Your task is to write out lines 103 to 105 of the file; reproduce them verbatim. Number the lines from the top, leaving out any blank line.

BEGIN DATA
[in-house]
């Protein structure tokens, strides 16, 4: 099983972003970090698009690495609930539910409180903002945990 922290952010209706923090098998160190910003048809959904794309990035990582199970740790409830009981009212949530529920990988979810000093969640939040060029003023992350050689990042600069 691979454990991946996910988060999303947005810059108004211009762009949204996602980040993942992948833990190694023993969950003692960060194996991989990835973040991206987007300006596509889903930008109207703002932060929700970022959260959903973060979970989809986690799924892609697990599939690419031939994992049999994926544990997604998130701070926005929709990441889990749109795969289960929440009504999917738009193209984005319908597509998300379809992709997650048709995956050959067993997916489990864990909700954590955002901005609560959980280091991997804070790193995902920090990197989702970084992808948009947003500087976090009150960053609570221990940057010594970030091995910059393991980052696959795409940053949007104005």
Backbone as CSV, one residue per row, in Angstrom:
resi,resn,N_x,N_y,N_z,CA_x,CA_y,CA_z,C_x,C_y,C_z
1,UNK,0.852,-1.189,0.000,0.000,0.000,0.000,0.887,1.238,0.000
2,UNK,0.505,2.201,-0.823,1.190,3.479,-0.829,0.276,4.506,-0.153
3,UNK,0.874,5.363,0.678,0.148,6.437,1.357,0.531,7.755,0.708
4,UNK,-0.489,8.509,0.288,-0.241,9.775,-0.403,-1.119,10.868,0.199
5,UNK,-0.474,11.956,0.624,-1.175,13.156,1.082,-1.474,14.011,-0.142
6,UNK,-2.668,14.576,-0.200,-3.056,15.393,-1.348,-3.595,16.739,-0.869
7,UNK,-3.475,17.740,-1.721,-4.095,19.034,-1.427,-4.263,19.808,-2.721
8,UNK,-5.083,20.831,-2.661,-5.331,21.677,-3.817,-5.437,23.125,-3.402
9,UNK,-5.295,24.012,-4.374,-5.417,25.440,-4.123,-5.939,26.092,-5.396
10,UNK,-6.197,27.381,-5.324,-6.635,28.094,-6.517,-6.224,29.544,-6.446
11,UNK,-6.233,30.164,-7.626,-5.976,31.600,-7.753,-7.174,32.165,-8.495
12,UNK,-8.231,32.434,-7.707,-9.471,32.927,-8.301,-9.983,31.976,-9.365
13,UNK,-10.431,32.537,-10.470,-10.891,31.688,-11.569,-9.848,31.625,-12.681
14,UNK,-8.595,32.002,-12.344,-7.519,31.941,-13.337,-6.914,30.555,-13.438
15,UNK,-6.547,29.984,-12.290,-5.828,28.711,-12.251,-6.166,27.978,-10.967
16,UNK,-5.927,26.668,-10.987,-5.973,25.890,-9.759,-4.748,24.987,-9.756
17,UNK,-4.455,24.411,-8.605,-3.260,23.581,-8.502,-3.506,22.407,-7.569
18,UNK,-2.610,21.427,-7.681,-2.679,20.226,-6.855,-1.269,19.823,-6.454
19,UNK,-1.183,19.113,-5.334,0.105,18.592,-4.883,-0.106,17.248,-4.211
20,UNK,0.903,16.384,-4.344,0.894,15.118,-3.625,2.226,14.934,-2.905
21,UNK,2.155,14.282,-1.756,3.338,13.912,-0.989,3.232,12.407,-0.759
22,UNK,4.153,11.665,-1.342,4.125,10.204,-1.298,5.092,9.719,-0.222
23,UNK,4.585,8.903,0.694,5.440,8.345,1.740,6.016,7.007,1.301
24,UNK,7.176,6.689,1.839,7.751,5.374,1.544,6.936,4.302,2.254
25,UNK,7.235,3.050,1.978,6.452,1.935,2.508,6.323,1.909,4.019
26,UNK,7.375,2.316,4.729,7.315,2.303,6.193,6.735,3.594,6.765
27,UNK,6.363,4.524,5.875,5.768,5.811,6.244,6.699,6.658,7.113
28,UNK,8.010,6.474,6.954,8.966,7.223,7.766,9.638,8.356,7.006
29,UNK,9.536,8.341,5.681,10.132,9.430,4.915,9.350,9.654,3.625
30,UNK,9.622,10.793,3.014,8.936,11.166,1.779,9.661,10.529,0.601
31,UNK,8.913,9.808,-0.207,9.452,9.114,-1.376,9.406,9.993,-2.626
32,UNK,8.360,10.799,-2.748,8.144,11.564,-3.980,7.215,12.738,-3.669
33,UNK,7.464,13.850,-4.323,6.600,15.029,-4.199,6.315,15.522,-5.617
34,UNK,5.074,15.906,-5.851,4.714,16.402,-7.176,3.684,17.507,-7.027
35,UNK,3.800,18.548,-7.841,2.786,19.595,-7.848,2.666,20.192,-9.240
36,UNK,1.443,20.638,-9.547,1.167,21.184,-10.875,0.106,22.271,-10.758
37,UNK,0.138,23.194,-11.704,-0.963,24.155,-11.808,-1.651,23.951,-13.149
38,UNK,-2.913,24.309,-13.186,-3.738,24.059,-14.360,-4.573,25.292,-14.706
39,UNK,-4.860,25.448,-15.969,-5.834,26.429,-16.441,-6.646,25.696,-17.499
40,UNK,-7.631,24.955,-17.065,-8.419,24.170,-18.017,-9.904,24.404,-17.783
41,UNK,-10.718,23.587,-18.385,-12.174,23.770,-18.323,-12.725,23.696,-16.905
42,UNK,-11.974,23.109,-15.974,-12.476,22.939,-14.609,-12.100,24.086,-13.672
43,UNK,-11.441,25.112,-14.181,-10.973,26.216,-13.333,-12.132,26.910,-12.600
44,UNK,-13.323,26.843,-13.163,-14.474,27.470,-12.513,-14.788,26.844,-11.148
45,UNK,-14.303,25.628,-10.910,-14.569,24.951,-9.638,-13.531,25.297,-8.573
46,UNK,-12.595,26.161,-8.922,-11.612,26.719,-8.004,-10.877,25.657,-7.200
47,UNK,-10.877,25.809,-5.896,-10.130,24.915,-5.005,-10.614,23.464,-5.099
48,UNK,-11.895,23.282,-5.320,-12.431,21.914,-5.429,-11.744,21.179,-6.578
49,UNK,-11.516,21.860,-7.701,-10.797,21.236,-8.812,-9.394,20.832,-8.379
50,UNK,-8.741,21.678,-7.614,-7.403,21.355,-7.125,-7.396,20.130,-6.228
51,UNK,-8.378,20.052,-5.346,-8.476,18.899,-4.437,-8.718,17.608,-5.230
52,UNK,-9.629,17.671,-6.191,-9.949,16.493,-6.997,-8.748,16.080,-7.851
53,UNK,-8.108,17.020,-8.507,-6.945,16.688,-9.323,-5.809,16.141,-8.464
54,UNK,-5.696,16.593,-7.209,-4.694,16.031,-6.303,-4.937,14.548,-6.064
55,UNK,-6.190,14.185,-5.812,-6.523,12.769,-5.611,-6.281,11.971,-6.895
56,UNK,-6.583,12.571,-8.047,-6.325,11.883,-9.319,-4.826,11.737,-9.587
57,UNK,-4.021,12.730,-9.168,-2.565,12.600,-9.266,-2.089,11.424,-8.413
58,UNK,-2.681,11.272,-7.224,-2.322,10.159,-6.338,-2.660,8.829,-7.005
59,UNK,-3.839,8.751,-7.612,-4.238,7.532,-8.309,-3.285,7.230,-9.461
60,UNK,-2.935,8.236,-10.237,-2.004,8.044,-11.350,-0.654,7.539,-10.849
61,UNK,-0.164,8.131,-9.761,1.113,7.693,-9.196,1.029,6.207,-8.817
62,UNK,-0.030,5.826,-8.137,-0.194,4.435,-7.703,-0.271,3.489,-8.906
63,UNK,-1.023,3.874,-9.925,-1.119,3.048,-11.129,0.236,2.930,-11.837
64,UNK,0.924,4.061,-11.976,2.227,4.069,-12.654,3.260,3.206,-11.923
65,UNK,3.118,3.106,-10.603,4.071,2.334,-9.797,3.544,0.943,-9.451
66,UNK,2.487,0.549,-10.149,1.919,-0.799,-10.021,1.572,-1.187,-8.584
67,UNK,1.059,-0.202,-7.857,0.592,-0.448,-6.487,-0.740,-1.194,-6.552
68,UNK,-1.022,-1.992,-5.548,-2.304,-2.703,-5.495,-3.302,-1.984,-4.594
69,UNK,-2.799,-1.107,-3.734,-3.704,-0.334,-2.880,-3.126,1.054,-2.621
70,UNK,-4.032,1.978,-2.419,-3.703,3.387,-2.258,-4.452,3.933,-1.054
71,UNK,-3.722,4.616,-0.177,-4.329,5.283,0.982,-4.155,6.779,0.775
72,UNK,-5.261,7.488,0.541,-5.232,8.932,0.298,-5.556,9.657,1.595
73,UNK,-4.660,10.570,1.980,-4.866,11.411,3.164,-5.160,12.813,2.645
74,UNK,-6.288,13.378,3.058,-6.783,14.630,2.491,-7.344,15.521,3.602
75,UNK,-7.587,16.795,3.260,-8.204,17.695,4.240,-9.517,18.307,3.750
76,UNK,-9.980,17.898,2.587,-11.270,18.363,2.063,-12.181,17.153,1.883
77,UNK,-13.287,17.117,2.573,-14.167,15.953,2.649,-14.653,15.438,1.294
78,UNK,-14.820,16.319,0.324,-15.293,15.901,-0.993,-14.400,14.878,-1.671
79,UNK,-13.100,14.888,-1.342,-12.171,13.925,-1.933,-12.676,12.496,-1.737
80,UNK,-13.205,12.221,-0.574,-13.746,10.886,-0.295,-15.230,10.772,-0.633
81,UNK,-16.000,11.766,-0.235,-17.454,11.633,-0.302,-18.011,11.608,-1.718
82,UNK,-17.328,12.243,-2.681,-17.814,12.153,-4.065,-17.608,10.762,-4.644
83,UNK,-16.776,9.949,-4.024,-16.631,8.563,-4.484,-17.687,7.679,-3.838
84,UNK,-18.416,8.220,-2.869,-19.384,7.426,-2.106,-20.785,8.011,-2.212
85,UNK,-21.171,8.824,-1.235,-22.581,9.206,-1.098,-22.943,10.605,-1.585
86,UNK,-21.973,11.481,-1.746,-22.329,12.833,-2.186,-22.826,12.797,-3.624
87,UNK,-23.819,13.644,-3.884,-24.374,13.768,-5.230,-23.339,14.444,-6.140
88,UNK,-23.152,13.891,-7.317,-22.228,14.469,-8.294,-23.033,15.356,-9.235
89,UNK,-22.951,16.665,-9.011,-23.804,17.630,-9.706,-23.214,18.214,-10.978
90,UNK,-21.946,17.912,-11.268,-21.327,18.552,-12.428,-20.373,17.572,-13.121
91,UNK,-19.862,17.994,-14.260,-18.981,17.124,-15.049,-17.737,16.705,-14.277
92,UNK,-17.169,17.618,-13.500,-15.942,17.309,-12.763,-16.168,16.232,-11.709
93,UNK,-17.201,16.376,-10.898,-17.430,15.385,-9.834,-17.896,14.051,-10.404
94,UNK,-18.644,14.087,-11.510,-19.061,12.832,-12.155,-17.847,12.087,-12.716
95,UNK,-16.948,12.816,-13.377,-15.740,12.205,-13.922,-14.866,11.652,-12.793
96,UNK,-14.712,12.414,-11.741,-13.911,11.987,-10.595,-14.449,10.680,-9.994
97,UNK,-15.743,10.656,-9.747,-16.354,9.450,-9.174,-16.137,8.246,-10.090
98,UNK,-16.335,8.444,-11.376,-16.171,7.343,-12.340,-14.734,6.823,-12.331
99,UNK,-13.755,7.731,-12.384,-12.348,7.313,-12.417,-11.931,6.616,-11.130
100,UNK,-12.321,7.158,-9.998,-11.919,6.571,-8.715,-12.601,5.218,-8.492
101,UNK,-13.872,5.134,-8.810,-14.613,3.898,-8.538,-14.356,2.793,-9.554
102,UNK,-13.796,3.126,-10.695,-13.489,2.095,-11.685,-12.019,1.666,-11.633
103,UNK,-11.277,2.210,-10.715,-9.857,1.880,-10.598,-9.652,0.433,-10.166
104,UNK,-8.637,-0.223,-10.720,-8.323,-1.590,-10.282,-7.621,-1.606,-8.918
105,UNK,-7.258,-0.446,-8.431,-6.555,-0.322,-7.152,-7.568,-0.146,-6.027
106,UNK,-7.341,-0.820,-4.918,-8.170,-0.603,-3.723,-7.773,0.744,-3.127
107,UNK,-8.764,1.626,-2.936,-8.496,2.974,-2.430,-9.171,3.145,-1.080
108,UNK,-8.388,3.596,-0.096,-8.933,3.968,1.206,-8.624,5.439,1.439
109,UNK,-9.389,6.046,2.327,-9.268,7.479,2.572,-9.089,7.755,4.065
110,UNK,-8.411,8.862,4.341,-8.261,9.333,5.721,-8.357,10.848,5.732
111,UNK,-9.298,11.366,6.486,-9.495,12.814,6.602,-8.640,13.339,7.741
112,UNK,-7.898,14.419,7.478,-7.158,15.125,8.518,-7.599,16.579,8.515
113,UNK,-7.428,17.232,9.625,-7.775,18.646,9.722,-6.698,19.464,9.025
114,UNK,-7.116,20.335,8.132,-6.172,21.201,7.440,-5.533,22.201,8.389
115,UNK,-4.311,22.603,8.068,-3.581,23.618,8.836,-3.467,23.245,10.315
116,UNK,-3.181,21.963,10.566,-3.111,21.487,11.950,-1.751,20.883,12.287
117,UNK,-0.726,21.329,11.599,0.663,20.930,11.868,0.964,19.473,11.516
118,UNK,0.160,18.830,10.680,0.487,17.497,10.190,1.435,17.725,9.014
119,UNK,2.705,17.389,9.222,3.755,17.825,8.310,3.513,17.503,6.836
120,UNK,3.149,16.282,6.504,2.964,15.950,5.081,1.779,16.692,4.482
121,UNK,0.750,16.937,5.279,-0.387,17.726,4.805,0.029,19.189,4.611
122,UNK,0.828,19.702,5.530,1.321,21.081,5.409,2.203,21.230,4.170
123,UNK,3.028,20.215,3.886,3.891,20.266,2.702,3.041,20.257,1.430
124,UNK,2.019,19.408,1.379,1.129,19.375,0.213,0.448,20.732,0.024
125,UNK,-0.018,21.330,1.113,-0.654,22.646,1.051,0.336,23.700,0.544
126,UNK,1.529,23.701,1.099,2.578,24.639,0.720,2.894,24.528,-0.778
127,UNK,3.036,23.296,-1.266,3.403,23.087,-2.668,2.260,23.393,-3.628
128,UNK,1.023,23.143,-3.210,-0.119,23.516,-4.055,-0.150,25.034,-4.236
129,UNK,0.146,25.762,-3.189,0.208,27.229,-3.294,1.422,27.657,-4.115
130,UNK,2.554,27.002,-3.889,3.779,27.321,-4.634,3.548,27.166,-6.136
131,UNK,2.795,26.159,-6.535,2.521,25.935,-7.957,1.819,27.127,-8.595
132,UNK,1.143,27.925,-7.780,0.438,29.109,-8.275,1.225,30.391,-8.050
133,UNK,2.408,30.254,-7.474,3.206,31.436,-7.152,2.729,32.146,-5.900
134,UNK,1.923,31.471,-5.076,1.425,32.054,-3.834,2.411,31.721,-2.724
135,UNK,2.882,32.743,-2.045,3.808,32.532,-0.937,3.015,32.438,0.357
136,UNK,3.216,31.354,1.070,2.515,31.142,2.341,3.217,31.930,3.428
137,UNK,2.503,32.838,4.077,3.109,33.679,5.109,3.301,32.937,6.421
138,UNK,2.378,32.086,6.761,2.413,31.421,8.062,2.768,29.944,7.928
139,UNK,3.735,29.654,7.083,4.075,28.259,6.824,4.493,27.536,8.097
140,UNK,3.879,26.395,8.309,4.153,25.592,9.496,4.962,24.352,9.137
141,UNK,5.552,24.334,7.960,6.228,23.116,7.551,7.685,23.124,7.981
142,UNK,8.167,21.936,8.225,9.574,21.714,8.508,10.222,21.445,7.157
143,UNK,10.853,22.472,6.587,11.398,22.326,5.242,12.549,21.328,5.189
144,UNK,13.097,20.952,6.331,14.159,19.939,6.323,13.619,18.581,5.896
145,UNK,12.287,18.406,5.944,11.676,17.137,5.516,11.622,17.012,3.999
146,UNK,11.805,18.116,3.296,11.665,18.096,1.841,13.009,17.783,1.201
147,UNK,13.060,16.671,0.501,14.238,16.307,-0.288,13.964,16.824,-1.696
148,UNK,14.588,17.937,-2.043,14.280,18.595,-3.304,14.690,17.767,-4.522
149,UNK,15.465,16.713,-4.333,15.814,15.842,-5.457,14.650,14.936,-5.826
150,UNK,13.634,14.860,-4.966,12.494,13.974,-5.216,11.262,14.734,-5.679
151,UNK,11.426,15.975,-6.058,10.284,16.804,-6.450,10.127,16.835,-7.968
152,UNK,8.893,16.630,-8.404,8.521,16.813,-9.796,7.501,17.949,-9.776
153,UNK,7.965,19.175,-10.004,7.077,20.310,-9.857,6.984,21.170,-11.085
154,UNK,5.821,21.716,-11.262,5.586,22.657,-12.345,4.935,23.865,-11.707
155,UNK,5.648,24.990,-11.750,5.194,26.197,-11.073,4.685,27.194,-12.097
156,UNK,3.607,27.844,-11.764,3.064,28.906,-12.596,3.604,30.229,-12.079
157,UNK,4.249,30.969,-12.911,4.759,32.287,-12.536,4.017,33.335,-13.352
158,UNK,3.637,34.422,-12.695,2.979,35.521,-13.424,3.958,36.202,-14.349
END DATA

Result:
99,UNK,-13.755,7.731,-12.384,-12.348,7.313,-12.417,-11.931,6.616,-11.130
100,UNK,-12.321,7.158,-9.998,-11.919,6.571,-8.715,-12.601,5.218,-8.492
101,UNK,-13.872,5.134,-8.810,-14.613,3.898,-8.538,-14.356,2.793,-9.554